Joanna has over 65 peer reviewed publications covering cognitive function and cancer, quality of life, measurement in psychology, and fear of cancer recurrence. Joanna has received numerous awards for her research including Best International Young Researcher Award, at the International Cognition and Cancer Conference. She has attracted over $4M in funding to investigate and develop psycho-oncology interventions.

She currently leads a dynamic team of research staff and students investigating ways to best promote educational, social and cognitive outcomes among childhood and adolescent cancer patients and survivors. Her mission in life and research is translate scientific findings into change at both the practice and policy levels that is meaningful for patients and families impacted by cancer and other chronic illnesses.



Anja Christoffersen is a young author, motivational speaker and medical advocate speaking up for those with ‘invisible disabilities’ who do not have a voice. Anja was born with complex medical malformations called VACTERL Association that has resulted in dozens of surgeries and over 150 hospital admissions. At birth, she had no way of getting food and water in or out of her body and survival was only possible with extensive medical intervention.

The doctors never described life past childhood, however it was quickly discovered that this rare congenital disability carries with it associated stigmas and challenges faced at every stage of life. It impacted on her social relationships, education and day-to-day life. Fortunately, Anja has transformed her setbacks into an incredible, passionate drive to improve the path for others walking in her footsteps.

Beginning her speaking career in 2018, Anja has now spoken at conferences in Australia, USA and Pakistan - raising awareness of VACTERL and sharing her motivational message of overcoming setbacks and how the medical and education field can better accommodate children, adolescents and adults with chronic illness.

In late 2018, Anja published her autobiography, “Behind the Smile: An Inspirational Journey from Disability to Ability” detailing her life with disability, her path to becoming an international model and the experience that turned her to advocacy. She could not see any reason for anyone to feel isolated and unsupported in their struggles with illness and left to face the unrecognised psychological impacts of disability on their own. This also led Anja to commence her studies in the transpersonal therapy specialisation of psychotherapy so she could work more effectively with people managing chronic illness. Anja is now a proud ambassador for the Continence Foundation of Australia while exploring her own advocacy projects.



Dr Frank Muscara a clinical neuropsychologist at the Royal Children’s Hospital, Melbourne, and a senior researcher at the Murdoch Children’s Research Institute. His clinical role has a focus on clinical innovation using digital solutions in the mental health space. This role specifically involves the identification, development and implementation of digital health solutions in a paediatric hospital setting. His research interests include long-term outcomes following paediatric acquired brain injury, applications of mindfulness, the development of psychological interventions for critically ill children and their parents, and the development and translation of digital solutions into clinical care within the hospital. Frank is the stream leader for Psychosocial Interventions and Delivery Innovations Research at the Murdoch Children’s Research Institute. His expertise in mindfulness practice has also led him to establish a mindfulness program to support staff wellbeing at the Institute.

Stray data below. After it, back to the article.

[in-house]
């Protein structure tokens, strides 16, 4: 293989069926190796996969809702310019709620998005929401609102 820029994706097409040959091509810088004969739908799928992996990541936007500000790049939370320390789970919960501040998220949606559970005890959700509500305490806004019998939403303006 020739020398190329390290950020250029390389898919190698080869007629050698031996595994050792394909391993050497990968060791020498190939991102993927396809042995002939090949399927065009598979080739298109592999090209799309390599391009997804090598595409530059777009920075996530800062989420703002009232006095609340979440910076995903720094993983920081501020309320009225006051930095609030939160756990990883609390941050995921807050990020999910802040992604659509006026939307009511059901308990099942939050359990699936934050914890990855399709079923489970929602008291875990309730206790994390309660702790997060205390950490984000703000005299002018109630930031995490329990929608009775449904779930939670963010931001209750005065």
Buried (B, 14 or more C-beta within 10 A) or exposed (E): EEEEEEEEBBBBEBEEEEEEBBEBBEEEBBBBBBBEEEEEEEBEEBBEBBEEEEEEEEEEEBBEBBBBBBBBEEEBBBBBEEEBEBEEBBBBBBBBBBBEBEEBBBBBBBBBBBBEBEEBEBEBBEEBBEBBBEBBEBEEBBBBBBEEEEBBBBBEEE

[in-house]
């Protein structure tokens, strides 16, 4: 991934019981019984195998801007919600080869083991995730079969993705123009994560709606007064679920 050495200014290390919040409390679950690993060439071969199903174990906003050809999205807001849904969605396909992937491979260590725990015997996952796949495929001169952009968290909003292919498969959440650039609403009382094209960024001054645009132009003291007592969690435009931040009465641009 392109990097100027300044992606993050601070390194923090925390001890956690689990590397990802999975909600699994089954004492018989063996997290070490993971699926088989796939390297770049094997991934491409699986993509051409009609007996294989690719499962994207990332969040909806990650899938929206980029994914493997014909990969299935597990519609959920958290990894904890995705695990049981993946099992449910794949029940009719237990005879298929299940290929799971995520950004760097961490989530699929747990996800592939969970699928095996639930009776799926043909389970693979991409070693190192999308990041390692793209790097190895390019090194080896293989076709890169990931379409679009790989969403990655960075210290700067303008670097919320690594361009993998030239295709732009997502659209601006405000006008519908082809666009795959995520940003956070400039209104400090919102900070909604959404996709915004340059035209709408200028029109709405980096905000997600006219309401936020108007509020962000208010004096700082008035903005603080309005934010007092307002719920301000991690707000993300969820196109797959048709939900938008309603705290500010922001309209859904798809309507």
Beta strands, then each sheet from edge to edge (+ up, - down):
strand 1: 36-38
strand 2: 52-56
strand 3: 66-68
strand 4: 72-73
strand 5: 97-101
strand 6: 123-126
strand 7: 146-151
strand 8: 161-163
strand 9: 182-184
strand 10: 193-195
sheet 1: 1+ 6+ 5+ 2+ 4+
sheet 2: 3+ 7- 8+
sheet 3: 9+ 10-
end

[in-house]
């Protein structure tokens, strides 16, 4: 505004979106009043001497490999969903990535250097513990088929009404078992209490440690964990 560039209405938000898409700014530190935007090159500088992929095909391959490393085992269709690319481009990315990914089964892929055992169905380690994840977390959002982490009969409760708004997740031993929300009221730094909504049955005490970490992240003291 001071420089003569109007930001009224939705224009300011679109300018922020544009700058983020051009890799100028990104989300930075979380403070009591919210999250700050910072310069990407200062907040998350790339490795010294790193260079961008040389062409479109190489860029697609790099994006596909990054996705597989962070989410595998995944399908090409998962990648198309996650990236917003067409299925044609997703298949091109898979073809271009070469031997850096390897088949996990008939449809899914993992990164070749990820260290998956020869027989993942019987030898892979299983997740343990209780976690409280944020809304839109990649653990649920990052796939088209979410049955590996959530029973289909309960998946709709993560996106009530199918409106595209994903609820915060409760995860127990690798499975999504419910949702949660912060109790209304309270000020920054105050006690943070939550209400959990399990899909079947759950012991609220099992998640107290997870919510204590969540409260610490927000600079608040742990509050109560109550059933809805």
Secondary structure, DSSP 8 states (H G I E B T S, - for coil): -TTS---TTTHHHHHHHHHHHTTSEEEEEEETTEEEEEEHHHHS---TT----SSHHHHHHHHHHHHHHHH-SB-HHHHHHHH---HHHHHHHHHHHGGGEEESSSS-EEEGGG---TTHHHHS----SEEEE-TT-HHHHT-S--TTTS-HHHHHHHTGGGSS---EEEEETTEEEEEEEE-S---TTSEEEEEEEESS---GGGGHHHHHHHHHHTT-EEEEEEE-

Frank also works in private practice as a paediatric neuropsychologist, with much of his work being with the Children’s Court Clinic, and involves the assessment of young people going through the criminal justice system. These assessments explore the neurological impact of drug use and acquired brain injuries on their functioning, which assists clinicians, support workers, parents and teachers with the short and long-term management of these young people within the school and home environment following their release.

In addition, Frank is a director at the Human Factors Institute, which is a company that helps organisations to understand the physical, psychological and organisational factors that affect the performance of their employees, with a particular focus on the healthcare sector.



Dr Kimberley Docking is a Speech Pathologist and the Director of the NeuroKids Communication Research Laboratory at The University of Sydney, which aims to improve the quality of life and communication of children surviving major childhood cancer and acquired brain injury.